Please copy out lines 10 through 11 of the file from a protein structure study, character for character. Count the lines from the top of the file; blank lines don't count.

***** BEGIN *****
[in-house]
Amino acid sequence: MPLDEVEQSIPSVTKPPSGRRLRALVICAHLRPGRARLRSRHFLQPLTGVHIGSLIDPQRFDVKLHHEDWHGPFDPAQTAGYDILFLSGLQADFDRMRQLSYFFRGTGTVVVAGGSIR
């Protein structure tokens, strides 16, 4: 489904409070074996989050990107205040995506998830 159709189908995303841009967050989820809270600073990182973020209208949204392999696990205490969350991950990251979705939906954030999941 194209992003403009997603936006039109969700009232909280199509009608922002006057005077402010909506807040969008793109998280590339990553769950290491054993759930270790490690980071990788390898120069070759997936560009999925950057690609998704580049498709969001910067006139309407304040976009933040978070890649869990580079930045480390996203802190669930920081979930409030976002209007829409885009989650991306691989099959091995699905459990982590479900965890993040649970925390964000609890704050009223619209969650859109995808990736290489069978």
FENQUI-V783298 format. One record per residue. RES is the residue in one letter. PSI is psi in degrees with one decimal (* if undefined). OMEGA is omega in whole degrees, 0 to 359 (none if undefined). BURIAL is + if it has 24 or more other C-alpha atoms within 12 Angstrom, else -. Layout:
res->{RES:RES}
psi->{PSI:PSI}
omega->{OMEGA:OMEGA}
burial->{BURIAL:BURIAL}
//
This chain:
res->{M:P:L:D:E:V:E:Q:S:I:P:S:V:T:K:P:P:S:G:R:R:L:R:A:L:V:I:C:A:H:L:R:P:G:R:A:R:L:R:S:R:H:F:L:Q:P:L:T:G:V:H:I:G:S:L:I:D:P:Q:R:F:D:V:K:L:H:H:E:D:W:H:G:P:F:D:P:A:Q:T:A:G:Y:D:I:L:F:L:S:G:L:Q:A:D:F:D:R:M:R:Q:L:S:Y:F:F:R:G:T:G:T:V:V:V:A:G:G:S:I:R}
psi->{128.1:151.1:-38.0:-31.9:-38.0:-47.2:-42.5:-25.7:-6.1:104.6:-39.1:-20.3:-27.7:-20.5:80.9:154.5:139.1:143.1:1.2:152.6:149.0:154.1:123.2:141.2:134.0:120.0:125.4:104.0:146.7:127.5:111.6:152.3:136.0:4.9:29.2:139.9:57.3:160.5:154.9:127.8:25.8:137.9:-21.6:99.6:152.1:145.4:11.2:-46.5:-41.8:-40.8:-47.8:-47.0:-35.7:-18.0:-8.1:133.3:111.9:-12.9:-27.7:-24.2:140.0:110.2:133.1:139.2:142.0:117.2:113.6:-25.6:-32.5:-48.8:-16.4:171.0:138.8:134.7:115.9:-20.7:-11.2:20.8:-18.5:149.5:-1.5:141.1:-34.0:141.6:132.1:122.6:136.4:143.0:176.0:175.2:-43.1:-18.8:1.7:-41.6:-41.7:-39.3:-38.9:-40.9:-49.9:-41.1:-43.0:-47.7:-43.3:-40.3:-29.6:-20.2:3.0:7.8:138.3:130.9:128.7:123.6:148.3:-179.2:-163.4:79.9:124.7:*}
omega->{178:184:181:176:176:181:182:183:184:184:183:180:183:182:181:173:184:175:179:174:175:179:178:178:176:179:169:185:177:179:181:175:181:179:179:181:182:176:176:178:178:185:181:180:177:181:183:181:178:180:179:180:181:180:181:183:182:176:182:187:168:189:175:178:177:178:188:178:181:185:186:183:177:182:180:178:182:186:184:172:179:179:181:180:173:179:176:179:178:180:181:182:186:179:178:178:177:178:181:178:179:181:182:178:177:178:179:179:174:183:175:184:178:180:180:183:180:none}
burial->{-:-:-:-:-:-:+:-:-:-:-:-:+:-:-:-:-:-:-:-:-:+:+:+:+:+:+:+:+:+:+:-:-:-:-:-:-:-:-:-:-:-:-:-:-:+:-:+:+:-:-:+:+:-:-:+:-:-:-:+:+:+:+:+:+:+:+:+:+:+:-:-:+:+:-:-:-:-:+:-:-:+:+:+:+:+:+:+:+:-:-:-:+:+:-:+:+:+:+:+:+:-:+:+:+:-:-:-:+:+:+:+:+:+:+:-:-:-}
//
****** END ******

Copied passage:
This chain:
res->{M:P:L:D:E:V:E:Q:S:I:P:S:V:T:K:P:P:S:G:R:R:L:R:A:L:V:I:C:A:H:L:R:P:G:R:A:R:L:R:S:R:H:F:L:Q:P:L:T:G:V:H:I:G:S:L:I:D:P:Q:R:F:D:V:K:L:H:H:E:D:W:H:G:P:F:D:P:A:Q:T:A:G:Y:D:I:L:F:L:S:G:L:Q:A:D:F:D:R:M:R:Q:L:S:Y:F:F:R:G:T:G:T:V:V:V:A:G:G:S:I:R}